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Spotify Is Now Paying $9.4 Million In Manhattan Rent…

Because there’s no money in recordings anymore, right?

 

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Not if you’re Spotify, where outrageous investment leverage and spiraling losses mean lots of plush office space.  According to details now confirmed by Crain’s New York Business, Spotify is now adding a whopping 50,000 square feet to its already-75,000 square foot penthouse office complex in midtown Manhattan.

At roughly $75 per square foot, that brings the rent to around $9.4 million annually.

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Spotify first secured the plush digs in the summer of 2012, but that was before a massive, $250 million investment injection.  Now, with expenses spiraling on unlimited free accounts and slowing paid subscriptions, Spotify has nearly doubled that commitment – and space – overnight.  The pricey workspace offers panoramic views of the entire greater New York area, including a look at more the budget-conscious little people in New Jersey.

The expanded thinkspace adds to worldwide offices in Brussels, London, Stockholm, Paris, Madrid, Oslo, Amsterdam, Helsinki, East Melbourne, Berlin, and Copenhagen.

 

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Here are just some of the details of this ‘amenity packed’ high-end space, from real estate firm RXR.

Magnificent cast iron façade with dramatic arched entranceways, constructed in 1896.

Over-sized windows offering abundant light and air.

Soaring 17’ ceiling heights.

Central lobby for office tenants clad in travertine marble with sophisticated dark wood and quartz stone concierge desk with 24-hour attendant.

Enhanced security with technologically advanced turnstiles.

A view that looks like this…

 

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(All images from the RXR realty listing page; second image from Google Maps.)

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Comments (32)
  1. check please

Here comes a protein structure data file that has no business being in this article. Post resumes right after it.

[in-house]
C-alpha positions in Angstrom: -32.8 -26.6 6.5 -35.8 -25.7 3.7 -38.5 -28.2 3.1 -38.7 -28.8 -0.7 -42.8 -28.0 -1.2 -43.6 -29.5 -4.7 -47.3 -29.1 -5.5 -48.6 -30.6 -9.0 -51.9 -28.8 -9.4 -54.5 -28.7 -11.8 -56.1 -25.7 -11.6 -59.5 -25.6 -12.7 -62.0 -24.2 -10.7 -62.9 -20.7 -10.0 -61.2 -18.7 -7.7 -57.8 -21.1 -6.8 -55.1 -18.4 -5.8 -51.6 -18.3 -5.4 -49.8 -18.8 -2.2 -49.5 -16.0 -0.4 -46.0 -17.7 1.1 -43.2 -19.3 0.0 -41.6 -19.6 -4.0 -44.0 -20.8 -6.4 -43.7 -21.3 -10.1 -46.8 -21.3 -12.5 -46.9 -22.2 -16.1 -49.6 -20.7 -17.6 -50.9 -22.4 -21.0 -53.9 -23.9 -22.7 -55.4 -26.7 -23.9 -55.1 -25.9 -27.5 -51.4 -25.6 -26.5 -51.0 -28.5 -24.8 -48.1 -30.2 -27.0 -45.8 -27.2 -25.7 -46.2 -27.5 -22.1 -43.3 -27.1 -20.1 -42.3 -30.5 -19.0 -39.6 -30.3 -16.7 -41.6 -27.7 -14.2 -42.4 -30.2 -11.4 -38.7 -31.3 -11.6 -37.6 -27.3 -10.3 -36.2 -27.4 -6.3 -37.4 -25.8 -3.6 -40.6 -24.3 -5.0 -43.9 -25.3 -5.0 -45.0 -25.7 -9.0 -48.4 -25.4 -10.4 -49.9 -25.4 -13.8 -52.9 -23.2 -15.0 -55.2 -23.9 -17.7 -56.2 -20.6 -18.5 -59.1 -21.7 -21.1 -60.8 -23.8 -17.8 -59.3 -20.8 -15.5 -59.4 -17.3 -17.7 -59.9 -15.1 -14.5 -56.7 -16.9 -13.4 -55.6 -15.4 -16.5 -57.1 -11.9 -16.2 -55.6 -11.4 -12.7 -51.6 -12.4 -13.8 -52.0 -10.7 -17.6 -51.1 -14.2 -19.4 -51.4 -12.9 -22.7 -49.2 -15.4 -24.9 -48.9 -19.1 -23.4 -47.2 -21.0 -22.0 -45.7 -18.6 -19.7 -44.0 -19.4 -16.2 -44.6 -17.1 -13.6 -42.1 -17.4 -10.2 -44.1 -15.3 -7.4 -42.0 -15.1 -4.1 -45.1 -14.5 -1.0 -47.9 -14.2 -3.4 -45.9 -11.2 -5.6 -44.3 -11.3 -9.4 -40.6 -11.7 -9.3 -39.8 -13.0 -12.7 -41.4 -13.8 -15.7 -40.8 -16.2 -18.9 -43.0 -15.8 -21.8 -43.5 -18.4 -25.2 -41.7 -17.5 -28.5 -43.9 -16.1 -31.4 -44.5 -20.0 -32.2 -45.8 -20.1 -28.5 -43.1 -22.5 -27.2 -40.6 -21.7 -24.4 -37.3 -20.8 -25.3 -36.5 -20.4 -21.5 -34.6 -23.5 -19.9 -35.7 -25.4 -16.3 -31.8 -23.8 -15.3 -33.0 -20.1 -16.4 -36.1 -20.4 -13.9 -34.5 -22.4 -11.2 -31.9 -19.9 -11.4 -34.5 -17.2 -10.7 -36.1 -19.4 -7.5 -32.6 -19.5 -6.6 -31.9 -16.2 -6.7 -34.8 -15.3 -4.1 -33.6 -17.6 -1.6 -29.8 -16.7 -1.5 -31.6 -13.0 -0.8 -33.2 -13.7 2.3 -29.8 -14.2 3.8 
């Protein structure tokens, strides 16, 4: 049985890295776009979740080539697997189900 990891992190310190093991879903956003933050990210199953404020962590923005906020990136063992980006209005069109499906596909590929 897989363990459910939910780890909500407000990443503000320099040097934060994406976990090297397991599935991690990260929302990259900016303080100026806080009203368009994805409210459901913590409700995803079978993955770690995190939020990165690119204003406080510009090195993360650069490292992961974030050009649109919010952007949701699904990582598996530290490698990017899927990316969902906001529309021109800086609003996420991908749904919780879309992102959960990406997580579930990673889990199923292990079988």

you have to bleed money to pretend you are making money in this world. I have a hard enough time parking my wanna be exec car in front of my crummy apartment here in LA


    Reply
  2. any mouse

    It’s nice to see where the money is going instead of to the artists that are the basis for the business.

    artists, leave spotify now… NO MUSIC = NO BUSINESS.


    Reply
    1. PiratesWinLOL

      …and go where exactly? To the crashing market of downloaded MP3s perhaps? Yeah, you enjoy that.. Especially if you like being irrelevant.


      Reply
      1. FarePlay

        This better than piracy argument is distracting and borders on fear mongering. If artists or any worker is muzzled into accepting bad deals all is lost. Dare I say it is in-America.


        Reply
  3. James Popik

    Really? And they claim they can’t possibly give artists any more?


    Reply
  4. Michael Silverman

    I think it’s irreponsible to continue to report that Spotify is a) not paying artists, and b) not going to be profitable. As a regular reader of Digital Music News, I used to believe that they were not a viable company. But after reading an article in Fast Company last month, I totally get it. They are profitable in several countries that are mature markets, and plowing as much investment as possible into emerging markets. This is a perfectly reasonable business approach, and they could be profitable in the short term if they stopped investment in the future.